World of Concrete helps build solid foundation for Southern Nevada convention tourism to rebound in 2023


On the heels of what will likely be the largest trade show in Las Vegas this year, the city will host another big one before the month is out.

World of Concrete, a construction industry staple, will take place January 17-19 at the Las Vegas Convention Center.

Like the CES tech event that ran January 5-8, this year’s version of World of Concrete will be another step toward normalcy within the trade show industry, which was gutted by the effects the coronavirus pandemic had on travel and large gatherings.

Last year’s World of Concrete show attracted about 37,000 attendees and exhibitors, according to show organizers.

This year, it’s possibly close to 60,000 people could attend, said Steve Hill, president and CEO of the Las Vegas Convention and Visitors Authority.

The show—geared toward the commercial concrete and masonry construction industries—will feature some 1,100 exhibitors.

“The show will definitely be bigger than the past two editions,” said Steven Pomerantz of Informa Markets, the company that puts on World of Concrete and dozens of other trade shows around the globe. “By how much, we won’t know exactly until after the show, as people register up to and during the show.”

In a statement, Jackie James, vice president of the World of Concrete show, said this year’s convention will highlight “advancements in material ingenuity and growth of the trucking sector.”

The show will highlight advancements made in aerated concrete products, which can be much lighter than traditional concrete pieces, partly because they’re made mostly of air.

An entire pavilion this year
will be dedicated to “autoclaved aerated concrete” solutions, show organizers said.

The convention will also debut a panel session presented by the Women’s Association of Concrete Professionals, one of the top associations for women in the concrete industry.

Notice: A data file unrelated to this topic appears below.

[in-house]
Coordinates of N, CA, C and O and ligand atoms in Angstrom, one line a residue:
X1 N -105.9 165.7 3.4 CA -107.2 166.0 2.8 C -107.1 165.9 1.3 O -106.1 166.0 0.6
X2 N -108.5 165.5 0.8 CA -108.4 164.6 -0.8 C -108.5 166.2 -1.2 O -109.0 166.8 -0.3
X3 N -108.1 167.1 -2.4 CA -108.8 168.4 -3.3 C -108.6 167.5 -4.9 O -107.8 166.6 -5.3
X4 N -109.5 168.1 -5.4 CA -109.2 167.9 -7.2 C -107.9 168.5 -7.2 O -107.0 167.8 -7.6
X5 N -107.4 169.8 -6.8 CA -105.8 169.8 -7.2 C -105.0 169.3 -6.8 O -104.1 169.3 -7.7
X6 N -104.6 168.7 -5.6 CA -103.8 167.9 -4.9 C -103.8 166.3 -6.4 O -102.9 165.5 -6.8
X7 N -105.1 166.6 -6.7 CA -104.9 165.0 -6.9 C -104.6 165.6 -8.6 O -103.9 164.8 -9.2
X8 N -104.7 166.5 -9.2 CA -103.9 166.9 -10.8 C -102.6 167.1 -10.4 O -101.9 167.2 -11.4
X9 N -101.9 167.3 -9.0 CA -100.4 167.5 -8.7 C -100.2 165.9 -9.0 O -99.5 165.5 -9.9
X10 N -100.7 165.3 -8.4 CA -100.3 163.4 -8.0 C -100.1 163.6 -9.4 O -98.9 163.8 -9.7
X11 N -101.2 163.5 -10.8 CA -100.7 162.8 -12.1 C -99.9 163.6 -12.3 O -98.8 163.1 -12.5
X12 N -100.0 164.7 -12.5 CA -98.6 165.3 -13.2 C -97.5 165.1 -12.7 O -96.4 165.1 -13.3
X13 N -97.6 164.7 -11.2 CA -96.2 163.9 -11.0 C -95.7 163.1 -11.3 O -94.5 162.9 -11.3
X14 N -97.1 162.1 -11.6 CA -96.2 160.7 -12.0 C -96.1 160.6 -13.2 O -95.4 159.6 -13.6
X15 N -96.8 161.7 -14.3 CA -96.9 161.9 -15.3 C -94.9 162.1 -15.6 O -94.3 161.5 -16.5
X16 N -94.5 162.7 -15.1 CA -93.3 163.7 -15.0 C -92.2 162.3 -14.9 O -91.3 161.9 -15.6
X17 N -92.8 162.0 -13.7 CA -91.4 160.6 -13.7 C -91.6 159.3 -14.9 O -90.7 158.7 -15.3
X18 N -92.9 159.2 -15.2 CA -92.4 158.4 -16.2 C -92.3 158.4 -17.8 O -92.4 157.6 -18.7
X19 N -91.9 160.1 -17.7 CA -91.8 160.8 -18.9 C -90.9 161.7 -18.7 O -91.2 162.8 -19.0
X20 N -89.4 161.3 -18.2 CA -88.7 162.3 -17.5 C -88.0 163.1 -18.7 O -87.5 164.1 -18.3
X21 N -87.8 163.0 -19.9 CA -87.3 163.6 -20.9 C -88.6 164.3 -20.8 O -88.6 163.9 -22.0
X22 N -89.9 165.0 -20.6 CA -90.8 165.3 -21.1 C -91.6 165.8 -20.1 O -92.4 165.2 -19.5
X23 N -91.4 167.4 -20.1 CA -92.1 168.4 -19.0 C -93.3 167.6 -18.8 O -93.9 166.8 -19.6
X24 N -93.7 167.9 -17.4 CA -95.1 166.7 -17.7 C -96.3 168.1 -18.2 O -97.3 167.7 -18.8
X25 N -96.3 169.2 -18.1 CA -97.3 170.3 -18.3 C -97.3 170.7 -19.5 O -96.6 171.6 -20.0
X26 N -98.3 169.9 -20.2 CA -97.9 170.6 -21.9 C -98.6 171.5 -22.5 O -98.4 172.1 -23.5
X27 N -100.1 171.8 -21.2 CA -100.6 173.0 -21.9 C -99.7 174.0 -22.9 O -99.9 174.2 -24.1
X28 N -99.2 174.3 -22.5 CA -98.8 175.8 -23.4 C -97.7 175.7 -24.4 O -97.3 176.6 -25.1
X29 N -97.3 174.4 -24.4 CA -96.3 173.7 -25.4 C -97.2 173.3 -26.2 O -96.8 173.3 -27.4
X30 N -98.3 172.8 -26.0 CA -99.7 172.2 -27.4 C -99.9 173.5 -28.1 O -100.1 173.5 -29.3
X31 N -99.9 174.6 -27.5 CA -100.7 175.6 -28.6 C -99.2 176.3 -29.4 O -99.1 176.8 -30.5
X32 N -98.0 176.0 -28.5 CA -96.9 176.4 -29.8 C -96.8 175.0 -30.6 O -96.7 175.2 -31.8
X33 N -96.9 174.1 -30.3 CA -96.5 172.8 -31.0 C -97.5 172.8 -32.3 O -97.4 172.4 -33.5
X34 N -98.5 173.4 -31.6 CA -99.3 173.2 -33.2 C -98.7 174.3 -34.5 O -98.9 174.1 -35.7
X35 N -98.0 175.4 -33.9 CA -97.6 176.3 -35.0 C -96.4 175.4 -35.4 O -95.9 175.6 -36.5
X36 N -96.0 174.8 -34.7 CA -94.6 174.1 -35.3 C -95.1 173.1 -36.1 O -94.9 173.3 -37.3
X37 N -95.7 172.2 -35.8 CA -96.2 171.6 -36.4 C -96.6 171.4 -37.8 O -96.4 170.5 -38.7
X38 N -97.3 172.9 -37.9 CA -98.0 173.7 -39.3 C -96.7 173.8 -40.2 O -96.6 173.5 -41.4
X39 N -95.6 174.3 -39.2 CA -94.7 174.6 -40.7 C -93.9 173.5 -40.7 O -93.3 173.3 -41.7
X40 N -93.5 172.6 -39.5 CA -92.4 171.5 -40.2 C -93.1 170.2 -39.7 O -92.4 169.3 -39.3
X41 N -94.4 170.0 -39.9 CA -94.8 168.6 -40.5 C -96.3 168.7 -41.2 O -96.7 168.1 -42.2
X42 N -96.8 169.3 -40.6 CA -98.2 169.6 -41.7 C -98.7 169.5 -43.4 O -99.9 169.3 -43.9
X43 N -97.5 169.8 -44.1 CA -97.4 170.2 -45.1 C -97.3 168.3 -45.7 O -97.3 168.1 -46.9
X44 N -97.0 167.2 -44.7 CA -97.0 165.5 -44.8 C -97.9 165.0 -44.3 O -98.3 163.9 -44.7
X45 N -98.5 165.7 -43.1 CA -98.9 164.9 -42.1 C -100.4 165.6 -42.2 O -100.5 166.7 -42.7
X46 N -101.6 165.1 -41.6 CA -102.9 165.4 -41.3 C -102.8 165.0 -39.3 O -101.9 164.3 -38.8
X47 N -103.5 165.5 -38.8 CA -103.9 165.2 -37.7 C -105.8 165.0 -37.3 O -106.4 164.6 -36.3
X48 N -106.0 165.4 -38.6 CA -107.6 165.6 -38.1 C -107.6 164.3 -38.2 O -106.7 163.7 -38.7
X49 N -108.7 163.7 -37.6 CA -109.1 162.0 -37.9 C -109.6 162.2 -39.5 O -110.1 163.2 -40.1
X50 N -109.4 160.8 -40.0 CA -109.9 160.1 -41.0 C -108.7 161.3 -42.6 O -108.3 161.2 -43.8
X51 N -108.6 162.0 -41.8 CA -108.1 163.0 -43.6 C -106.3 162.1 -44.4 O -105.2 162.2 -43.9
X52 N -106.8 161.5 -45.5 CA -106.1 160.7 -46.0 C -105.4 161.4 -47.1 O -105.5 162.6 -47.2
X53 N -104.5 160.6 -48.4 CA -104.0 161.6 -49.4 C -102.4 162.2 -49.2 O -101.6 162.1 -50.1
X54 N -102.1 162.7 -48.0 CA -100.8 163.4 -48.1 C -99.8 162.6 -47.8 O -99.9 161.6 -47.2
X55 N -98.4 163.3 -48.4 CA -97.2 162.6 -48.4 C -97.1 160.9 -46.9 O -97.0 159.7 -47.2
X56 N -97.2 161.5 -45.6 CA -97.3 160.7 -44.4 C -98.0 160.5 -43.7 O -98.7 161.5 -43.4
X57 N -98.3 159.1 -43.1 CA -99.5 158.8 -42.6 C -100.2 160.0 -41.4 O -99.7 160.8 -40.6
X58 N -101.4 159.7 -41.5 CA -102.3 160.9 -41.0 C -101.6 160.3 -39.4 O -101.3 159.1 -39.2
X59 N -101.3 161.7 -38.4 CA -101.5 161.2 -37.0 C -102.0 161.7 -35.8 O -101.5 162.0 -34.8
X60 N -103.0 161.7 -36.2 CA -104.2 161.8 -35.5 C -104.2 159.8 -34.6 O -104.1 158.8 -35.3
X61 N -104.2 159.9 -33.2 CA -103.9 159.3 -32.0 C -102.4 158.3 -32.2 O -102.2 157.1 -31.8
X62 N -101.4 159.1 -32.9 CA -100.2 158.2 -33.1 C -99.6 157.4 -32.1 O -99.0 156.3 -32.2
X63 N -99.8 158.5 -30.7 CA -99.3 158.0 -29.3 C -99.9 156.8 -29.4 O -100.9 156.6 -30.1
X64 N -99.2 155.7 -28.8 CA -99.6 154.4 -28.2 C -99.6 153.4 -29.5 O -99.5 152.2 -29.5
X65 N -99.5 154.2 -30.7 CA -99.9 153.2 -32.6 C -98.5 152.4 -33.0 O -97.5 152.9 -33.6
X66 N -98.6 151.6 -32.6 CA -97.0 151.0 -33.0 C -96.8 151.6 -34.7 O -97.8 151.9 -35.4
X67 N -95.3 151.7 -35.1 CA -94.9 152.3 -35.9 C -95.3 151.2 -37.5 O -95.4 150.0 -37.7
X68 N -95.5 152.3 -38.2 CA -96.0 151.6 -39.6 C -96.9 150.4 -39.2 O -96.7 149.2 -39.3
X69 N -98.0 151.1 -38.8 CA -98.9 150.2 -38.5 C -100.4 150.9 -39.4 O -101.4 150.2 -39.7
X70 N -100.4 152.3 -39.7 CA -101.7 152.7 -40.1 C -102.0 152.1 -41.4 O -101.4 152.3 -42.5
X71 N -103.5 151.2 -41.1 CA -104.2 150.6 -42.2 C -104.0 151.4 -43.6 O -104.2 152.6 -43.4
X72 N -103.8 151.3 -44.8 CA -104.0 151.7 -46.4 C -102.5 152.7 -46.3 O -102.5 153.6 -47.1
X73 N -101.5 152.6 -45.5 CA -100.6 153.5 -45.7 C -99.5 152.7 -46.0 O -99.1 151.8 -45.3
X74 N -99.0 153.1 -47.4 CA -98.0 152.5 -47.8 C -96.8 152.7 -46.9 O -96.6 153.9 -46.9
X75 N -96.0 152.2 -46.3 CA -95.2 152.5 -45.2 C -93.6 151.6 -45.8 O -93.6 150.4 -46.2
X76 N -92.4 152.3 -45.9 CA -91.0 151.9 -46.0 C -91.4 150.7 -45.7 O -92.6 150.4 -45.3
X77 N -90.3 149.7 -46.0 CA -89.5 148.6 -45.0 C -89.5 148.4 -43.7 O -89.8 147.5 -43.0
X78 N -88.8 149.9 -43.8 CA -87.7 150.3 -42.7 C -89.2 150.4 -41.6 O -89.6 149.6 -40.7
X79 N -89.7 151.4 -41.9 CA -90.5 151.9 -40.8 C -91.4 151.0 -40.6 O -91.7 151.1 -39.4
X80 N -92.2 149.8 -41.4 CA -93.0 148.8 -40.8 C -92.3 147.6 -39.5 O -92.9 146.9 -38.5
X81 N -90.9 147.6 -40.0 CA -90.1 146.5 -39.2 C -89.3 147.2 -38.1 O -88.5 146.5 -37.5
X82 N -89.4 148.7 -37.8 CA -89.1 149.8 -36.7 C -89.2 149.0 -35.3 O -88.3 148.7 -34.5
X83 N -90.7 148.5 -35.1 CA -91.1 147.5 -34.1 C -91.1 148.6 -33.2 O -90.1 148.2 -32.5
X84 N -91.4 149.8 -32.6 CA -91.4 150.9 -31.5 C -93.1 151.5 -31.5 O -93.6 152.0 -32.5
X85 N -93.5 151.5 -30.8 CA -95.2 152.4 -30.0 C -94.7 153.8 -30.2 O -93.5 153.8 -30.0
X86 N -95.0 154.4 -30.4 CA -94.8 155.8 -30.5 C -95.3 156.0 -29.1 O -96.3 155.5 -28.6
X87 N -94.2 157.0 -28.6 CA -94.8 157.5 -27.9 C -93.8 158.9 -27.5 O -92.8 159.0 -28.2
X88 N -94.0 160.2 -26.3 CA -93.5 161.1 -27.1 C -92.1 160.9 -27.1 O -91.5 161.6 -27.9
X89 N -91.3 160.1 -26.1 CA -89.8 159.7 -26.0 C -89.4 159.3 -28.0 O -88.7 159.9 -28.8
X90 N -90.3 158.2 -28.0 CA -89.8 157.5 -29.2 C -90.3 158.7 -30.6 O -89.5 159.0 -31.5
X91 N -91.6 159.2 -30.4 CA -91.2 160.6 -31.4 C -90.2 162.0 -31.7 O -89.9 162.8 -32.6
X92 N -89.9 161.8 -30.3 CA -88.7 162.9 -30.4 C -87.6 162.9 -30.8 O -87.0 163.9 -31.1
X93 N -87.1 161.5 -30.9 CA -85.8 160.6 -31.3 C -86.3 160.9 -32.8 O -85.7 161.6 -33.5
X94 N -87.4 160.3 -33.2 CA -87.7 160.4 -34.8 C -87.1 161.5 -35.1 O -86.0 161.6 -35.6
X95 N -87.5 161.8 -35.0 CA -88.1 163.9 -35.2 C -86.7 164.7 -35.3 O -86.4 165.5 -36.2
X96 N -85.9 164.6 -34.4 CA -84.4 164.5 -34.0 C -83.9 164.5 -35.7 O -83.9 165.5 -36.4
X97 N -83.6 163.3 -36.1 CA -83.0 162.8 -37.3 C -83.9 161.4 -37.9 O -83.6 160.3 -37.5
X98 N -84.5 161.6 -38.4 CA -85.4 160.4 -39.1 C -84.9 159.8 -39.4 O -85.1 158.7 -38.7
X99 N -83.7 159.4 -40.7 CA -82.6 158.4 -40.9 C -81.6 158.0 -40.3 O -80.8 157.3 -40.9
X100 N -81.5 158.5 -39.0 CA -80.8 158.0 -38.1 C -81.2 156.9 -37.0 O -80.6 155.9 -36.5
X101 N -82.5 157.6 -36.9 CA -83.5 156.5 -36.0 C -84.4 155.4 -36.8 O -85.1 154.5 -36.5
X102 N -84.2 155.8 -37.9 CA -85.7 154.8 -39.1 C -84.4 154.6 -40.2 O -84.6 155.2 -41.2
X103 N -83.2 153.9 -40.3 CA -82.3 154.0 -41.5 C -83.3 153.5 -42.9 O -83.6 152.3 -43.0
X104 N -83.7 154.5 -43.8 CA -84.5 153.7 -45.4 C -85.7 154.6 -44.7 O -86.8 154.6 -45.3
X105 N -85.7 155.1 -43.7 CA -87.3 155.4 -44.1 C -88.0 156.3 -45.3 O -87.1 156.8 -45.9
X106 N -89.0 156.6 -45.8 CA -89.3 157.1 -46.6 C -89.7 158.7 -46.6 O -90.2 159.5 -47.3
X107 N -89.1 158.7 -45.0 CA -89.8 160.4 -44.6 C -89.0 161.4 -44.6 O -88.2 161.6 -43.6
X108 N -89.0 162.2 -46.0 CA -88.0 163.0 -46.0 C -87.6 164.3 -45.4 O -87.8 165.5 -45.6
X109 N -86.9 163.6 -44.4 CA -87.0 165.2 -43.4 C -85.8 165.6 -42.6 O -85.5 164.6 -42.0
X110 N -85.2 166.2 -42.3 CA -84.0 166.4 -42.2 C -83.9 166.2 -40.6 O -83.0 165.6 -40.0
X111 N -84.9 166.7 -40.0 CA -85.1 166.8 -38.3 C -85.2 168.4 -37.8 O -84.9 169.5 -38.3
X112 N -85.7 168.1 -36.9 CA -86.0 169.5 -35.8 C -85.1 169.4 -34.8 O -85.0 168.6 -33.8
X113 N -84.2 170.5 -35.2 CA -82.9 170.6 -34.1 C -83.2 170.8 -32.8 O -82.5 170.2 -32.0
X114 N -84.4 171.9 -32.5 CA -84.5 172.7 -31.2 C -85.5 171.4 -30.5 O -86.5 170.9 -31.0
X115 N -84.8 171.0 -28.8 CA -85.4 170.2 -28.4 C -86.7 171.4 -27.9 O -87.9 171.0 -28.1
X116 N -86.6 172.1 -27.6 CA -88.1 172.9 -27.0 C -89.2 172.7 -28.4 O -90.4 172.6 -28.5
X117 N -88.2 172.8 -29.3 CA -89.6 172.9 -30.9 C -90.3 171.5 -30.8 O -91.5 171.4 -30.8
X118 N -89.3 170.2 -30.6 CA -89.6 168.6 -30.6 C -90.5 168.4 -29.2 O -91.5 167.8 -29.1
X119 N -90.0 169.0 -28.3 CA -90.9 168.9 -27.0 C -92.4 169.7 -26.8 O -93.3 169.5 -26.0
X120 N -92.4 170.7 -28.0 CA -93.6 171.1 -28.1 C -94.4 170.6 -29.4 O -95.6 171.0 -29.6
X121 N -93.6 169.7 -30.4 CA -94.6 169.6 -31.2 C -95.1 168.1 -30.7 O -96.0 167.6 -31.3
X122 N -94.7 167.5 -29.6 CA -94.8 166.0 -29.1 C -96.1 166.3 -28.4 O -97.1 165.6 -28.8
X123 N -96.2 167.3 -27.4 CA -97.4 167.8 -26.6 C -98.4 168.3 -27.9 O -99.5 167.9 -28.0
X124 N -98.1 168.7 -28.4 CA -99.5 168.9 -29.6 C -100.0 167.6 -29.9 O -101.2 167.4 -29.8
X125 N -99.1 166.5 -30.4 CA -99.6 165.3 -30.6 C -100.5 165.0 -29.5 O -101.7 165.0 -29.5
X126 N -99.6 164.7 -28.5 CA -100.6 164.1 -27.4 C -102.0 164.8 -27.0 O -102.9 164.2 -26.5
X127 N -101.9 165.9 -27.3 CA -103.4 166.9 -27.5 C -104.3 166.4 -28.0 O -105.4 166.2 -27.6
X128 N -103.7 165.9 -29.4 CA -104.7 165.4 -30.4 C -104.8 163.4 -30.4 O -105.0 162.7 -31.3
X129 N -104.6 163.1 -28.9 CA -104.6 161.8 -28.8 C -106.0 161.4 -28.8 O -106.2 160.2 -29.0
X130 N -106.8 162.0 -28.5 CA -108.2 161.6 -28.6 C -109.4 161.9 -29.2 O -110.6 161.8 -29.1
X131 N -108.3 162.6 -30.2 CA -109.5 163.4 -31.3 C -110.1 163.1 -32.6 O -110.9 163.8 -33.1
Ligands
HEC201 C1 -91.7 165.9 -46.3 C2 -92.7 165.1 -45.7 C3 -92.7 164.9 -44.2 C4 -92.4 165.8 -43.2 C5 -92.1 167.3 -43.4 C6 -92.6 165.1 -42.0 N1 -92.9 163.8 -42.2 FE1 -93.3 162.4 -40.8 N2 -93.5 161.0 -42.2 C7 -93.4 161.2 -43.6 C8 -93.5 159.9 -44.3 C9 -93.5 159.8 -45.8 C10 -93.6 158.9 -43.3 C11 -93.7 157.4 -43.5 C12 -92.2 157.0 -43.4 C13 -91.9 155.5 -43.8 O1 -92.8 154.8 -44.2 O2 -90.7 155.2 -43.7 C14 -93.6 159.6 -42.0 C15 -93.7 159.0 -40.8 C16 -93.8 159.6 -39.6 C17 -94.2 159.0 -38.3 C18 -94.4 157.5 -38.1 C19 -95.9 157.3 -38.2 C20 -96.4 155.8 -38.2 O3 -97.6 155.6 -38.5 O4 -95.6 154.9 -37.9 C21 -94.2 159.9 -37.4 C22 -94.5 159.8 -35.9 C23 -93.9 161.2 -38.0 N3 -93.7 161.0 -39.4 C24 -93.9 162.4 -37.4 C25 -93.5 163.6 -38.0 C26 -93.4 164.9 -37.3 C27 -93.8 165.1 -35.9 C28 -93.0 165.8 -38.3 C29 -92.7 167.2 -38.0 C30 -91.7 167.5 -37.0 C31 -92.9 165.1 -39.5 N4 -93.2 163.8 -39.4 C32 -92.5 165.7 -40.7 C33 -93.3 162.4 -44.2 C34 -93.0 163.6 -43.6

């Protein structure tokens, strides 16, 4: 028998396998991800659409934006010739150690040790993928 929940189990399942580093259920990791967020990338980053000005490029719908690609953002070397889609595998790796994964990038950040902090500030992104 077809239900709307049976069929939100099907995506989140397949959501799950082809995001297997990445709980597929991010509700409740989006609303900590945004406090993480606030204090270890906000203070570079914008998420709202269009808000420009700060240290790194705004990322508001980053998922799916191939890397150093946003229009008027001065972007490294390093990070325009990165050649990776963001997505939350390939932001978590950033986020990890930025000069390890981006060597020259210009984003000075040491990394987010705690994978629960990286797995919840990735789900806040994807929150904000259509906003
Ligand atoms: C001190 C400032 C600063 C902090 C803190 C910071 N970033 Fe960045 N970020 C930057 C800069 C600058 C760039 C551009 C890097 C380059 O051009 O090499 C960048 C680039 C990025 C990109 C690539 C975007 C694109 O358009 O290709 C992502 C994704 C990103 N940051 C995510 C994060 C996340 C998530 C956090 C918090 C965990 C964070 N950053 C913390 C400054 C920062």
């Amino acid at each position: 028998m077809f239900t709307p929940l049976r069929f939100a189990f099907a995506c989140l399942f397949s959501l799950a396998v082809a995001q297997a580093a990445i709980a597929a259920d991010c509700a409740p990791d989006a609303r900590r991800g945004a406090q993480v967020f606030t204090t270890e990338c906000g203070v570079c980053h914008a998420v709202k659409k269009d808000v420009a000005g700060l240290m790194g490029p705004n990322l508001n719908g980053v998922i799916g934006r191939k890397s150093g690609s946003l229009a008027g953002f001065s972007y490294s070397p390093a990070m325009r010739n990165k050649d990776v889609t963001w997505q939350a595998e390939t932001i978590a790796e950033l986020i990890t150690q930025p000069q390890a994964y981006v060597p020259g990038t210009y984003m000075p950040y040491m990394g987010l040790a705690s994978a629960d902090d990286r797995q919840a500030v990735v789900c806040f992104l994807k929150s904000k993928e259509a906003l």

As of last year, women comprised roughly 14% of the construction industry in the United States, according to the Bureau of Labor Statistics.

World of Concrete officials expect that figure to grow in the coming years.

“World of Concrete celebrates progress in the business while also providing a platform to discuss and train on the critical topics of tomorrow,” Kevin Thornton, senior vice president of construction at Informa Markets, said in a statement.

As for the return of the trade show industry, that’s been a welcome trend for Las Vegas tourism officials.

The city relies on the many large conventions that take place in Las Vegas annually to keep guests in hotel rooms during the week, when drive-in visitor traffic from places like Southern California and Arizona is lighter than on a weekend.

Before the pandemic struck in 2020, Las Vegas was drawing more than 6.5 million conventiongoers a year.

“We expect 2023 to be a great year,” Hill said. “I think there’s a good possibility that we will get back this year to the number of attendees to meetings and events that we had pre-COVID.”

By 2026, Hill said, Las Vegas officials hope to have more than 8 million conventiongoers visiting the city.

Las Vegas added 3.5 million square feet of meeting space during the pandemic, Hill said.

“If you take that into the equation, a complete recovery for what we had in 2019 is really a stop along the way,” he said. “By the time we get to 2026, our goal is to get to 8.3 million meeting attendees in Las Vegas.”

Partly because of where they fall on the calendar, having large shows like CES—which pulled in about 100,000 visitors this year—and World of Concrete in January provides a big boost to the Las Vegas tourism effort.

While New Year’s Eve is a popular time for visitors in Las Vegas, the winter months tend to be slower than other times of the year.

In December, tourism officials rely on the Wrangler National Finals Rodeo to help bring folks to town.

In January, it’s CES and events like the World of Concrete—and perhaps a Las Vegas Raiders home game or two—that help move the needle.

“Having CES back, basically close to full strength, that’s a tremendous morale booster for the city,” Hill said. “With CES and World of Concrete, what a great way to get started in 2023.”

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This story appeared in Las Vegas Weekly.


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